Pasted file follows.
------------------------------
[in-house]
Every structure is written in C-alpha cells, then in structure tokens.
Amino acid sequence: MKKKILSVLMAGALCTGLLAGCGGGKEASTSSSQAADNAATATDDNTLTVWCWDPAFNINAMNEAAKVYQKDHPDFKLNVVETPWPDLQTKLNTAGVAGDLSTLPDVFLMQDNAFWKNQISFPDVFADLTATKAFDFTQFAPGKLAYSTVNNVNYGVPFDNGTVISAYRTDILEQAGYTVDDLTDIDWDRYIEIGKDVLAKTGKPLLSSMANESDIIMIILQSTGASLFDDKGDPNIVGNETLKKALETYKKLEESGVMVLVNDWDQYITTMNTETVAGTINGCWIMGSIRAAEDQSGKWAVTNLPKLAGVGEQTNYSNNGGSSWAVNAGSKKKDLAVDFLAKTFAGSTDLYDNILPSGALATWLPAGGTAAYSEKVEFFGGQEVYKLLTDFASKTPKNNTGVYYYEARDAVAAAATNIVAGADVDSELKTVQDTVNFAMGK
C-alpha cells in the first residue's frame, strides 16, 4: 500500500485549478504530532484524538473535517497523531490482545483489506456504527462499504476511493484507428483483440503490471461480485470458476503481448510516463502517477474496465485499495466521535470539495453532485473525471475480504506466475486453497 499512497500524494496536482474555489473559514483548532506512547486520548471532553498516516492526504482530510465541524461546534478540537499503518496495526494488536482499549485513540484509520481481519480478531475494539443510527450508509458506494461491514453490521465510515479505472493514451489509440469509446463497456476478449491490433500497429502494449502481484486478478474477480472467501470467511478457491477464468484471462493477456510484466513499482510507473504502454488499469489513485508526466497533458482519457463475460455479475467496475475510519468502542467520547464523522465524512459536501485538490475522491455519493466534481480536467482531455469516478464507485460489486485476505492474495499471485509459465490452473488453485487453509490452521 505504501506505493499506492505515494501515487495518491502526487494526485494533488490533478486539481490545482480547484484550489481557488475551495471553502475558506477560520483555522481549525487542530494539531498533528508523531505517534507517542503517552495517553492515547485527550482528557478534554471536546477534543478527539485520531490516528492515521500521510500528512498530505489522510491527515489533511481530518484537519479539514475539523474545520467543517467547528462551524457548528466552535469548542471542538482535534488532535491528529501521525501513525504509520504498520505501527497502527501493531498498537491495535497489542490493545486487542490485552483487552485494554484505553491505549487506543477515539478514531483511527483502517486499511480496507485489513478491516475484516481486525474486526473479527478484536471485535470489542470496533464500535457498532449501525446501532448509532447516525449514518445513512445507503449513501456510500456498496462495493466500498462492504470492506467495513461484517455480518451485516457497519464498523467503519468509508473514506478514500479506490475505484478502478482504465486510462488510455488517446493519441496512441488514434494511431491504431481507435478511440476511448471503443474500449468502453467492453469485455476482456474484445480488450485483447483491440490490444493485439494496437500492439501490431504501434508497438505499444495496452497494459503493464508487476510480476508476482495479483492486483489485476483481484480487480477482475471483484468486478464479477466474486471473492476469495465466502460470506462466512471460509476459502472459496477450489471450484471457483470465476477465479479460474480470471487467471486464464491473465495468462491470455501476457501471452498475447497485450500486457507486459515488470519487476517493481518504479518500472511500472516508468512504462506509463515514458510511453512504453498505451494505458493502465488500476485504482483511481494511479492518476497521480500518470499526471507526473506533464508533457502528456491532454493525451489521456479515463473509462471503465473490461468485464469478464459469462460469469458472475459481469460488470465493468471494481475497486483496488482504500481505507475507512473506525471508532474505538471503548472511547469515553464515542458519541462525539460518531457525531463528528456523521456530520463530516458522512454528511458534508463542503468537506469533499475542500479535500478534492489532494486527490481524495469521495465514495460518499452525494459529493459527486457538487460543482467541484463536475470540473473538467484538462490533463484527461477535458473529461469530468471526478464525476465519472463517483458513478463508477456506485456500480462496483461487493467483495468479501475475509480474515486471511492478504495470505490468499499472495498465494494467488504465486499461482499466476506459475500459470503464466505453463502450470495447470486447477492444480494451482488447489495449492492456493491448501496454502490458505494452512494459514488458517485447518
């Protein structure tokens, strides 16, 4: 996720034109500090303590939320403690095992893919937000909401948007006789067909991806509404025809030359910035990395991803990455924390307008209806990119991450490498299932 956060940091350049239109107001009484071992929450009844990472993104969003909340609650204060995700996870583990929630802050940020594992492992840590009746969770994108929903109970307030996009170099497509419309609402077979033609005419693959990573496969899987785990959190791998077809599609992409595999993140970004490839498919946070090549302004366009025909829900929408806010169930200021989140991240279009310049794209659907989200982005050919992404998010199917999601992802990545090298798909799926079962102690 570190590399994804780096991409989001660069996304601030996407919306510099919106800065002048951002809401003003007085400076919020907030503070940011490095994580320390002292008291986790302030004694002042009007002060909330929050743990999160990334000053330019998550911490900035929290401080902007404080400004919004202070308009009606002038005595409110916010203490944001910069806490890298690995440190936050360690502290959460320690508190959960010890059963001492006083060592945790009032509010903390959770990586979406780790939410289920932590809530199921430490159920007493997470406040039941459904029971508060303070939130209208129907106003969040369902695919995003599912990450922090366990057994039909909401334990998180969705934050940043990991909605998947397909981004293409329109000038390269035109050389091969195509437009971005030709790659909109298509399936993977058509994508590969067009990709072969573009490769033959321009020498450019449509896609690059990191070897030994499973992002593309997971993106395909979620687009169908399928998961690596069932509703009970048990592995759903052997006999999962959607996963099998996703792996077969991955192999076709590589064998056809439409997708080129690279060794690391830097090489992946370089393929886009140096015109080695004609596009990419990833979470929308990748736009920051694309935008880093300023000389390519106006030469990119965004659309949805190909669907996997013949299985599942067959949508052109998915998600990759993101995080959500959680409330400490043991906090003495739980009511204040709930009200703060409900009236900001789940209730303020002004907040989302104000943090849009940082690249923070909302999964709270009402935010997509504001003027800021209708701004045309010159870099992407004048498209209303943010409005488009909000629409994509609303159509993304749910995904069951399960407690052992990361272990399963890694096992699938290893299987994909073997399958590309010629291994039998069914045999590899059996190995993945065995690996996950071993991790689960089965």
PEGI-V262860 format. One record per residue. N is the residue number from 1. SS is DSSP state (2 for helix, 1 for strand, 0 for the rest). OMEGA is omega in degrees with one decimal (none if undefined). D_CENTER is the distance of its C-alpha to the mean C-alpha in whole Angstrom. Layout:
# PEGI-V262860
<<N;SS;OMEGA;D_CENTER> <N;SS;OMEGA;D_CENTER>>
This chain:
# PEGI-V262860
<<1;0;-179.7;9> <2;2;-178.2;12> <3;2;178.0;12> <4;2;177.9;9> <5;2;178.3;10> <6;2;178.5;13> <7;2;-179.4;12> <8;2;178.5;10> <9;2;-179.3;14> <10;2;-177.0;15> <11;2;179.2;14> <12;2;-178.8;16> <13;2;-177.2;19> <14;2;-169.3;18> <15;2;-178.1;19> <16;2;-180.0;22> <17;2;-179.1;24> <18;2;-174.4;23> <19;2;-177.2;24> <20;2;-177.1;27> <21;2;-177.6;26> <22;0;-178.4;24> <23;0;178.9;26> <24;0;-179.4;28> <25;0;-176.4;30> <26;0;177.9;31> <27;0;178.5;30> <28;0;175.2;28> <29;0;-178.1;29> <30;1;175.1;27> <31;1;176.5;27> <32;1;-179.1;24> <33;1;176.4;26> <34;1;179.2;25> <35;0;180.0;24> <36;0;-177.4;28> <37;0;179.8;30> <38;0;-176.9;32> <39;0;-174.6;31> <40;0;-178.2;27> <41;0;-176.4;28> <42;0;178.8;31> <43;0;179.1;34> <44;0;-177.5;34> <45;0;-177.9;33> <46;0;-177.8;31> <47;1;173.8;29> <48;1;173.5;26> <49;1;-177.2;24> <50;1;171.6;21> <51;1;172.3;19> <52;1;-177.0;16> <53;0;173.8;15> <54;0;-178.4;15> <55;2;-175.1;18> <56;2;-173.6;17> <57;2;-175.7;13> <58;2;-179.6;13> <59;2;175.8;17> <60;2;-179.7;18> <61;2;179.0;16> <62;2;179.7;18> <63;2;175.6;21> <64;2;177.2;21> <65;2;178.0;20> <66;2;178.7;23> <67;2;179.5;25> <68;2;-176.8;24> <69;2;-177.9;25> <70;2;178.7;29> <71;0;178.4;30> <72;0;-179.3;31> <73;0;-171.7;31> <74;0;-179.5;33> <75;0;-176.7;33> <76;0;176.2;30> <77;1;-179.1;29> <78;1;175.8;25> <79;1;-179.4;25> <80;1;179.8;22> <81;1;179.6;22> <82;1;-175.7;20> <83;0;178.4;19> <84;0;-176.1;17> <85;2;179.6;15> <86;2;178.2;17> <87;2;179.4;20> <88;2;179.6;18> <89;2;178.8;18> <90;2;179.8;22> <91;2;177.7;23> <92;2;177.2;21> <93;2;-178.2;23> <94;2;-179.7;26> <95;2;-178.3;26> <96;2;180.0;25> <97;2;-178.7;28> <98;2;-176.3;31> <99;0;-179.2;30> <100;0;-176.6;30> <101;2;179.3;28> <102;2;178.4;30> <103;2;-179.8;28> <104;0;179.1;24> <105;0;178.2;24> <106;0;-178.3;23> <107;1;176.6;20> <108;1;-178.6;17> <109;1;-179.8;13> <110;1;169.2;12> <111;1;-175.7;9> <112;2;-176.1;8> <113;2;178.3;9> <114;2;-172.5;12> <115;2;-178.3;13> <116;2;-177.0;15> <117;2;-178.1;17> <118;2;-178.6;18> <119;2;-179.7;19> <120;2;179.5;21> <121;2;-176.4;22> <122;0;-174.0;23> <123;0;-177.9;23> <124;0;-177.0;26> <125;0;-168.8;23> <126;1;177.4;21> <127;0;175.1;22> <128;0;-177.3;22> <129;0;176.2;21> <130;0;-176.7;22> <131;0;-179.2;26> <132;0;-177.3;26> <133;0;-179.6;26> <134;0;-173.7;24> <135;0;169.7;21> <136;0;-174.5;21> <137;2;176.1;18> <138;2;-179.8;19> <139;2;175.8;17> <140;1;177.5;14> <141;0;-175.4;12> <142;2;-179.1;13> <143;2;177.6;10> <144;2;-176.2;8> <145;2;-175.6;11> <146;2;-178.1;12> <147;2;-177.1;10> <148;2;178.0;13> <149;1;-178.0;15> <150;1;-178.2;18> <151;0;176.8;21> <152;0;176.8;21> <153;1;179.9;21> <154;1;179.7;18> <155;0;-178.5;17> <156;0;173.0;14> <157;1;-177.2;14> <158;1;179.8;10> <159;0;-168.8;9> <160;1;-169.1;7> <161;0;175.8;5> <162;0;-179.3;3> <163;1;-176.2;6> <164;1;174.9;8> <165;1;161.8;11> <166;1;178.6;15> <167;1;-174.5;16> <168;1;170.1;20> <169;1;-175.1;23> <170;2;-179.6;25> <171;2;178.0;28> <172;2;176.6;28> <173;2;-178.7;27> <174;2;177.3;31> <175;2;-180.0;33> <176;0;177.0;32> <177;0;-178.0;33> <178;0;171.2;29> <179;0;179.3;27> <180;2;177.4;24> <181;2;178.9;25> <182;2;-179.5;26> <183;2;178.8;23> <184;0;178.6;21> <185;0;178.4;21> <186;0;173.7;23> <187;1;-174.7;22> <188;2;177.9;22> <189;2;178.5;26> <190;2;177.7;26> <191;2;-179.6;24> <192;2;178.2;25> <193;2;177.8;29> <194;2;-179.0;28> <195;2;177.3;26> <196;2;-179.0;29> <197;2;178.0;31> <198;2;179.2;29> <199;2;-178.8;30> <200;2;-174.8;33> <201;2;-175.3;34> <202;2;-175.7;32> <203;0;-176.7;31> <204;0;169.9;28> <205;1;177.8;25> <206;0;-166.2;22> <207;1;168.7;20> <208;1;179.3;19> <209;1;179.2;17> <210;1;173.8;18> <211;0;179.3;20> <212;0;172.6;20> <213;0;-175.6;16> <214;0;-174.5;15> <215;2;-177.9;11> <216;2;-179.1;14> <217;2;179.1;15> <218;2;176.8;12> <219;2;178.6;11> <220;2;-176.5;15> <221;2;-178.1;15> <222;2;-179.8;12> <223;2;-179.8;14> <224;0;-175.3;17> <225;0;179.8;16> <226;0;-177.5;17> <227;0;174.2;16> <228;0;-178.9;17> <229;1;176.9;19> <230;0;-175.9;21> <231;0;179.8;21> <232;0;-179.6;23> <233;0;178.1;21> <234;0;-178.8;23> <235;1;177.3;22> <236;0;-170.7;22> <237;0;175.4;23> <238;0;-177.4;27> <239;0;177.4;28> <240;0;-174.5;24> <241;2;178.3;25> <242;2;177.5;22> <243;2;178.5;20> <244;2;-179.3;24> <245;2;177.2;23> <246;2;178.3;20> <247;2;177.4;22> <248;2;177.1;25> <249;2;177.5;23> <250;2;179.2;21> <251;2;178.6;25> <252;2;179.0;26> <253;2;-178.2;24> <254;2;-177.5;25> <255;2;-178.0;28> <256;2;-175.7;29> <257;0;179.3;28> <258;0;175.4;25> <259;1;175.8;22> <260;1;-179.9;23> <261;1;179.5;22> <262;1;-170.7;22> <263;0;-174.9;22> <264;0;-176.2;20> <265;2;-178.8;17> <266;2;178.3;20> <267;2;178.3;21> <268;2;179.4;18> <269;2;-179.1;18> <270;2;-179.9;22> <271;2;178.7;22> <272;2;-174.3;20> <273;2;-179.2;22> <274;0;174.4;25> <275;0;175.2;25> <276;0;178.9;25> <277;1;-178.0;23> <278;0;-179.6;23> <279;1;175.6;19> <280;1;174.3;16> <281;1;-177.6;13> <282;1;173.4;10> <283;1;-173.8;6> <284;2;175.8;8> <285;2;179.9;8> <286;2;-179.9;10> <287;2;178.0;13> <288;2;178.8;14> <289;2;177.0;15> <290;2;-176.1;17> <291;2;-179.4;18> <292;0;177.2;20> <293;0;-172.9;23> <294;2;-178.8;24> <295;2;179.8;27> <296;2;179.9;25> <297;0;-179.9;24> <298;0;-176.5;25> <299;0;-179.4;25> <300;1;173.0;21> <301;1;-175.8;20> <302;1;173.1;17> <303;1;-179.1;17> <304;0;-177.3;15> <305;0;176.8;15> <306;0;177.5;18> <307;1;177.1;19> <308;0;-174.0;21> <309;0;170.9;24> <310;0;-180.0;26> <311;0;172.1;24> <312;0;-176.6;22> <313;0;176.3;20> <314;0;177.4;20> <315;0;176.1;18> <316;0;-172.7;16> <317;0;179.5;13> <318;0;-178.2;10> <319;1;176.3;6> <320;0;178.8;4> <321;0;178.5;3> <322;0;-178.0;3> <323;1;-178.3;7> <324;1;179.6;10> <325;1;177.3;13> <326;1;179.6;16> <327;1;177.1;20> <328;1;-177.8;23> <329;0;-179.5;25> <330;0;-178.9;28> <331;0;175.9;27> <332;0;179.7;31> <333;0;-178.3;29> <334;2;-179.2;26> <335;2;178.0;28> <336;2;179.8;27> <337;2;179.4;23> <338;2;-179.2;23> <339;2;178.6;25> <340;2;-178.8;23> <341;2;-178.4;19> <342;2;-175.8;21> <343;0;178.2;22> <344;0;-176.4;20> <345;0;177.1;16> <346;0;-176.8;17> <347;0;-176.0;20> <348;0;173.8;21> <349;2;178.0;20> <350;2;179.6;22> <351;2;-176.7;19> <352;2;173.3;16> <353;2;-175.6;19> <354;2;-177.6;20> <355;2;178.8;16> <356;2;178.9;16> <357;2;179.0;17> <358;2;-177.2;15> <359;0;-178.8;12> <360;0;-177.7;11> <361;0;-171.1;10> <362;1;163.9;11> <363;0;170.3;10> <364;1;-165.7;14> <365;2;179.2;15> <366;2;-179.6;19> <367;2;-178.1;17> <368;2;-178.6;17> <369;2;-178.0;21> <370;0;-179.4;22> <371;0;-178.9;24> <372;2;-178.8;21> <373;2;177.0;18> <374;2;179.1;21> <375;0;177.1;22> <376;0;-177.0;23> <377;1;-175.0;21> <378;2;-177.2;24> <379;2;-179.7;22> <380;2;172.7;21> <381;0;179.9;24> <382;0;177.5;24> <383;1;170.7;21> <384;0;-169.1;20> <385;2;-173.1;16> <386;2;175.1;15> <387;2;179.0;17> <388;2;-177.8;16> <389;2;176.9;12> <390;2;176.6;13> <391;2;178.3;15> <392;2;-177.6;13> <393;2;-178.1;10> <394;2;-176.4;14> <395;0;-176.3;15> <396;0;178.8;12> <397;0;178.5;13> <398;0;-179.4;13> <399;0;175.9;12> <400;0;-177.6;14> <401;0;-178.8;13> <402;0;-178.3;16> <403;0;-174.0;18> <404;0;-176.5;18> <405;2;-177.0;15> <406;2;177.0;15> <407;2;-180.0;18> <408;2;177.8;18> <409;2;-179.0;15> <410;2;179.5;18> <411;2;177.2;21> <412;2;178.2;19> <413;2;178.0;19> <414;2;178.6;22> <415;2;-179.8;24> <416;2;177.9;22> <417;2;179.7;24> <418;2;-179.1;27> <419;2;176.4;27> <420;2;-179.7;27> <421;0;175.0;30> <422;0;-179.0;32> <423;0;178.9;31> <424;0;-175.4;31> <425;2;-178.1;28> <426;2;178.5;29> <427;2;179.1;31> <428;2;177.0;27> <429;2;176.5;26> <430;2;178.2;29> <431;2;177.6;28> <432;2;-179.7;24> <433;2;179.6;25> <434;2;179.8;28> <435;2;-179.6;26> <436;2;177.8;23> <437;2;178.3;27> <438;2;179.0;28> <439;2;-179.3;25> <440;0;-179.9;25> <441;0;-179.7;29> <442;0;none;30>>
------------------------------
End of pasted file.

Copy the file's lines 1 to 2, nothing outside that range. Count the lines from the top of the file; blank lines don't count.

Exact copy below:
[in-house]
Every structure is written in C-alpha cells, then in structure tokens.